Argued: October 22, 2018
D. Harris (John E. Roberts, on the brief), Proskauer Rose
LLP, New York, New York, for Defendant-Appellant.
C. Pitluck, Assistant United States Attorney (Jo Ann M.
Navickas and Julia Nestor, Assistant United States Attorneys,
on the brief), for Richard P. Donoghue, United States
Attorney for the Eastern District of New York, Brooklyn, New
York, for Appellee.
Before: Katzmann, Chief Judge, Kearse and Chin, Circuit
A. Katzmann, Chief Judge.
Robert Schulman appeals from an October 4, 2017 judgment
convicting him, following a jury trial, of one count of
conspiracy to commit securities fraud and one count of
securities fraud. On appeal, Schulman argues that the
district court erroneously denied his motion pursuant to
Federal Rule of Criminal Procedure 29 to vacate his
convictions. According to Schulman, his convictions cannot
stand because the government adduced insufficient evidence at
trial of his criminal intent. Because the jury was not
required to credit Schulman's deposition testimony that
he intended only to brag when he tipped his friend and
financial advisor about an upcoming merger, and the evidence
taken as a whole permitted the jury to find beyond a
reasonable doubt that Schulman intended his communication to
lead to trading in securities of the company in question, we
disagree. Accordingly, we AFFIRM the
judgment of the district court.
securities fraud case calls upon us to review whether there
was sufficient evidence of criminal intent to sustain a
judgment of conviction against a tipper who did not directly
trade on material, non-public information but rather shared
it with a tippee who did. Robert Schulman appeals from a
judgment entered October 4, 2017 in the United States
District Court for the Eastern District of New York (Azrack,
J.) convicting him, after a jury trial, of one count
of conspiracy to commit securities fraud, in violation of 18
U.S.C. § 371, and one count of securities fraud, in
violation of 15 U.S.C. §§ 78j(b) and 78ff. The jury
found, in relevant part, that Schulman engaged in a
conspiracy to trade in the securities of a company called
King Pharmaceuticals ("King") using material,
non-public information that he obtained through his
representation of King while a partner at the law firm of
Hunton & Williams ("Hunton"). Schulman's
sole contention on appeal is that the government adduced
insufficient evidence at trial of his criminal intent.
arguments focus on a comment Schulman says he made to his
friend and financial advisor Tibor Klein: "[I]t would be
nice to be king for a day." App. 251. Schulman concedes
that, in making this comment, he "disclosed non- public
information to a friend who was also his financial
advisor." Appellant's Br. at 4. But, according to
Schulman, his comment was merely a "joke," App. at
251, or, as he argues now, "a boastful, imprudent"
remark, Appellant's Br. at 4. He contends that no
reasonable jury could conclude beyond a reasonable doubt-in
light of his testimony that he communicated nothing more
about King or its ongoing merger talks, see App. at
252 ("I would have never told him . . .there's a
potential merger."); id. ("[T]hat's
the extent of what I would have communicated to
him.")-that he disclosed this information "with the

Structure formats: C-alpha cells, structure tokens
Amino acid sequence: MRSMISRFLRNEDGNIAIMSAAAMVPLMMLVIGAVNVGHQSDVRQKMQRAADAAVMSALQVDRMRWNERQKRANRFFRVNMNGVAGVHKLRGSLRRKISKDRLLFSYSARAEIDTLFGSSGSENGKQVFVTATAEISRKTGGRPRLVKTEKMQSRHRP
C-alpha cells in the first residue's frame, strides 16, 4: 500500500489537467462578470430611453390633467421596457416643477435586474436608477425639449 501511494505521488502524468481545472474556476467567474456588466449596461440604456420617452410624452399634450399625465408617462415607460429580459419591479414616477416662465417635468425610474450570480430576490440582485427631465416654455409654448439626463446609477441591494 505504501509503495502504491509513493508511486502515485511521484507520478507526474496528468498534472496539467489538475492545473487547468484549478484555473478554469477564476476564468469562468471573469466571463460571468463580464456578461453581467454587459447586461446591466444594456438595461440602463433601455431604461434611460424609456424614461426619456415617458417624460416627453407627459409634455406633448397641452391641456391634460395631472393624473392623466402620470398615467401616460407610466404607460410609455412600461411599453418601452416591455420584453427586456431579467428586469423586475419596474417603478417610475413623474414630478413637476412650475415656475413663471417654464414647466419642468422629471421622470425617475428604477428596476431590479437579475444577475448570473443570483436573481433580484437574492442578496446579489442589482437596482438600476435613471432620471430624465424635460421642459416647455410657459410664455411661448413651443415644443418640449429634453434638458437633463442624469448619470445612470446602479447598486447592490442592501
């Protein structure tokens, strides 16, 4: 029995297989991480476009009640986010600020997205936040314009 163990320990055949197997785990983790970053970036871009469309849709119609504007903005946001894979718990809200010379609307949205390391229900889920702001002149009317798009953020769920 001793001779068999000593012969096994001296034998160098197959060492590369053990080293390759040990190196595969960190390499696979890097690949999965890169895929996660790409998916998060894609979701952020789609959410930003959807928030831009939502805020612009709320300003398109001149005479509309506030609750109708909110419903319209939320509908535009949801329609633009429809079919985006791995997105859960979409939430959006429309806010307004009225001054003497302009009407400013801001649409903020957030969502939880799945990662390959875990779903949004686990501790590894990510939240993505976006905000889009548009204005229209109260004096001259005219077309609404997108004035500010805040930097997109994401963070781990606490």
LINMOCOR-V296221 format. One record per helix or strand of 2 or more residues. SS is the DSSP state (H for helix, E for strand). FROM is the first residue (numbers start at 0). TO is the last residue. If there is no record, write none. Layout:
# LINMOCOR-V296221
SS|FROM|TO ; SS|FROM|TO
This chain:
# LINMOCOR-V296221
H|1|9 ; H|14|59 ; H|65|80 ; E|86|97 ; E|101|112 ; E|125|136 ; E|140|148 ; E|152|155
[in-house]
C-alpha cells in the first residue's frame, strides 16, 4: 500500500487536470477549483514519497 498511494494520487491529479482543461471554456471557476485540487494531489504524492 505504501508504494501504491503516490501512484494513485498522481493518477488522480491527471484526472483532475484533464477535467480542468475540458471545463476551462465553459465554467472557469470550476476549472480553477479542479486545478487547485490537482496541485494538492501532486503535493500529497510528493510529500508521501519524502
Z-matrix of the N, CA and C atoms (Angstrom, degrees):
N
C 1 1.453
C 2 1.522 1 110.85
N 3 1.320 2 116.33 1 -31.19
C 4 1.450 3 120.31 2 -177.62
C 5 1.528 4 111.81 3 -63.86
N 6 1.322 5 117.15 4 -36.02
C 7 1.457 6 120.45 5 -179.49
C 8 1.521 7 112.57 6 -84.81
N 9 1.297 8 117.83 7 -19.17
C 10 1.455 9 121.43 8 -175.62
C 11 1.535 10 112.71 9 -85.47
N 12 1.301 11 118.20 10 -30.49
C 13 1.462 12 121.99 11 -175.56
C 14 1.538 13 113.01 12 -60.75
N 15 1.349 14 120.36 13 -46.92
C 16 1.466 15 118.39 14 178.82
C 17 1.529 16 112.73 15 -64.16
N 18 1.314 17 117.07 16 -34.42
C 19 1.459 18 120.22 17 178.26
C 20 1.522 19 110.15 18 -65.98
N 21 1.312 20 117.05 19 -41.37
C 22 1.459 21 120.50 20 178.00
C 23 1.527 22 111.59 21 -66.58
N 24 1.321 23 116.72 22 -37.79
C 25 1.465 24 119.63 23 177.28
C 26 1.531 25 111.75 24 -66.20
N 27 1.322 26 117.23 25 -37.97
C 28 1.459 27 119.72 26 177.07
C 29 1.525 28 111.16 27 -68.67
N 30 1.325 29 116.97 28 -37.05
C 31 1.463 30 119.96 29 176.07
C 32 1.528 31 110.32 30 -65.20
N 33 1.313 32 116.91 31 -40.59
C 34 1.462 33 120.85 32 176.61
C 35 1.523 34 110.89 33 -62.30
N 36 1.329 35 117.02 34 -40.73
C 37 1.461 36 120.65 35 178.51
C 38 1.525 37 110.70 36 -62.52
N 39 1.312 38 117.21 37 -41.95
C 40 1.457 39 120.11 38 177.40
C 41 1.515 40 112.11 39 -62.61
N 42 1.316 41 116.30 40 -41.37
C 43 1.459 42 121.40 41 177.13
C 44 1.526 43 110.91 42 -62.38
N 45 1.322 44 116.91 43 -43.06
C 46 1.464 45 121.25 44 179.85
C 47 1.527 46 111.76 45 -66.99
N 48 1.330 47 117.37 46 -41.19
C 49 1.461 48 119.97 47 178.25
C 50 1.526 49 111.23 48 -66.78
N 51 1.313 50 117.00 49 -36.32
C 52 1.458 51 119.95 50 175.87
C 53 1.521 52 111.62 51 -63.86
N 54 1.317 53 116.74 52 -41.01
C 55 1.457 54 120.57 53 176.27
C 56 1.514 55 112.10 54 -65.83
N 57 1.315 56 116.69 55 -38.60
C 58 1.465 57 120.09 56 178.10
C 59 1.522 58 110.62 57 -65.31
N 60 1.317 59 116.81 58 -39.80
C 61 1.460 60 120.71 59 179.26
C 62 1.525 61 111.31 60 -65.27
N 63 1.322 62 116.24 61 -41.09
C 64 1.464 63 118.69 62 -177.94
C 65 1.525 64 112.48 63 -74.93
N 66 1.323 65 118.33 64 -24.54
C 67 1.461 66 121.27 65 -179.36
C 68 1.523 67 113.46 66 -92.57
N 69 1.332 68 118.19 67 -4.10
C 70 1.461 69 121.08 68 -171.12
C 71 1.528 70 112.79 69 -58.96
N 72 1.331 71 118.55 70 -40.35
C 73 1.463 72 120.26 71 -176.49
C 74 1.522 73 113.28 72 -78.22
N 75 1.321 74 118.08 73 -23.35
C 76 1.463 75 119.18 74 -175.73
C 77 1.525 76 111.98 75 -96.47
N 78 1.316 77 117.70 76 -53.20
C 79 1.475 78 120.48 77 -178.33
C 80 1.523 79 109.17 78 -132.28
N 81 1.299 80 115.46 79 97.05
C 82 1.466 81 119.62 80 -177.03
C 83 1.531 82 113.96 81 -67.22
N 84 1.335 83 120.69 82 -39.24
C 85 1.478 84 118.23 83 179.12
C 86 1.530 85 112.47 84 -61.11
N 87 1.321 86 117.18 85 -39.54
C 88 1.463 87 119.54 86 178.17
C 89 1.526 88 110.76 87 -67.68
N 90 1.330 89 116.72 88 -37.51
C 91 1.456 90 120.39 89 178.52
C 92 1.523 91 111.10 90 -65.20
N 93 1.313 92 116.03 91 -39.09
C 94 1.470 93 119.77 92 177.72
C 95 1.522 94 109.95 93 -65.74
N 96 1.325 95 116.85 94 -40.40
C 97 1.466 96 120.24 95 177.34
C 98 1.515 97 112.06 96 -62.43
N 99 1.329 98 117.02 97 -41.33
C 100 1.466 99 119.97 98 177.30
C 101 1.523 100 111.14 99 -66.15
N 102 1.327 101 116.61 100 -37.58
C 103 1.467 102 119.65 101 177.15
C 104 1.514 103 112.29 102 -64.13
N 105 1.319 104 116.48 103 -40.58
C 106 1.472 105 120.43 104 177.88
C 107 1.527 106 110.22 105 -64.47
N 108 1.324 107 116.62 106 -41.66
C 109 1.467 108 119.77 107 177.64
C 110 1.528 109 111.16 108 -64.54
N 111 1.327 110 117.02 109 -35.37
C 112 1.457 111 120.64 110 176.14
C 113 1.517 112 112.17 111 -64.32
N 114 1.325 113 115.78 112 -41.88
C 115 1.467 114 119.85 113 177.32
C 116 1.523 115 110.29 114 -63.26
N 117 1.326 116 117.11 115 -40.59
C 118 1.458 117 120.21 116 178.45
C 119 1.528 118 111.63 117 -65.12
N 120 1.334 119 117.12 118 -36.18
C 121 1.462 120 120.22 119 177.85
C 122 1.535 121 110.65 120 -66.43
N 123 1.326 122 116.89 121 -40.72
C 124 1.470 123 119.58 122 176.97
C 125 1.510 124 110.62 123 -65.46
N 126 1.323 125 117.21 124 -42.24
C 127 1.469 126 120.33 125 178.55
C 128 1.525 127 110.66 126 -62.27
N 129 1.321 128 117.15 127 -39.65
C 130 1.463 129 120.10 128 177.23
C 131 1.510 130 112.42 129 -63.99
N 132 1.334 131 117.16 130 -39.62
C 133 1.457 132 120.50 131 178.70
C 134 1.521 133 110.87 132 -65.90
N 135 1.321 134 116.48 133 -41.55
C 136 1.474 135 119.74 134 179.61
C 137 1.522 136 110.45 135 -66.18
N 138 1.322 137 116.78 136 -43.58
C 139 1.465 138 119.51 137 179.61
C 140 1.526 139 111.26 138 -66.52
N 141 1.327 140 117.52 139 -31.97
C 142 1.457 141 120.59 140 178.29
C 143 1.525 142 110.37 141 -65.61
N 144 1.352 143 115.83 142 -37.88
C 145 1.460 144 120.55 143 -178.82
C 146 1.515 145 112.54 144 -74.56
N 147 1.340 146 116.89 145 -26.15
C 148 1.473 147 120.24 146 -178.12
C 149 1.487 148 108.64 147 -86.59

expectation that [Klein would] trade on it," United
States v. Martoma, 894 F.3d 64, 79 (2d Cir. 2017);
see also Salman v. United States, 137 S.Ct. 420, 428
disagree. The evidence here, taken as a whole, is sufficient
to support the jury's verdict. The jury was entitled to
discredit Schulman's testimony in a prior deposition that
he intended only to brag and that he told Klein nothing about
King's ongoing merger talks. Extensive circumstantial
evidence supports an inference that Schulman communicated
more to Klein than that "it would be nice to be king for
a day" and that Schulman expected Klein to use the non-
public information he shared with him to trade in King
securities. Accordingly, the judgment of the district court
August 4, 2016, a grand jury in the Eastern District of New
York charged Robert Schulman and Tibor Klein with securities
fraud and conspiracy to commit securities fraud. On February
24, 2017, the district court granted Klein's motion to
sever his trial from Schulman's, and on March 6, 2017,
Schulman's trial commenced. At trial, the Government
introduced, inter alia, the testimony of a
cooperating witness, Michael Shechtman; sworn statements
Schulman made to the U.S. Securities and Exchange Commission
("SEC") in a deposition on August 27, 2012; and
notes taken during Schulman's meeting with the U.S.
Attorney's Office ("USAO") on May 19, 2015.
Schulman called, among others, his wife, Ronnie Schulman.
Neither Robert Schulman nor Klein testified at trial.
evidence at trial included the following. Schulman was a
Washington D.C.-based partner in Hunton's patent group.
Klein was the principal of Klein Financial Services, a
registered investment advisor based in Long Island, New York.
In or about 2000, Schulman and his wife, Ronnie Schulman,
hired Klein. The Schulmans gave Klein discretionary authority
over their investment accounts, meaning that Klein could
trade securities without first obtaining the Schulmans'
permission. For his efforts, the Schulmans paid Klein one
percent of their portfolio per year, an arrangement akin to
those Klein had with other clients.
three times each year, Klein traveled to the Schulmans'
home in McLean, Virginia to discuss the Schulmans'
finances. On these occasions, Klein arrived Friday afternoon,
visited with Ronnie Schulman before Robert Schulman got home
from work, and then had dinner with the Schulmans. After
dinner, the Schulmans and Klein discussed the Schulmans'
investment accounts, including, albeit ...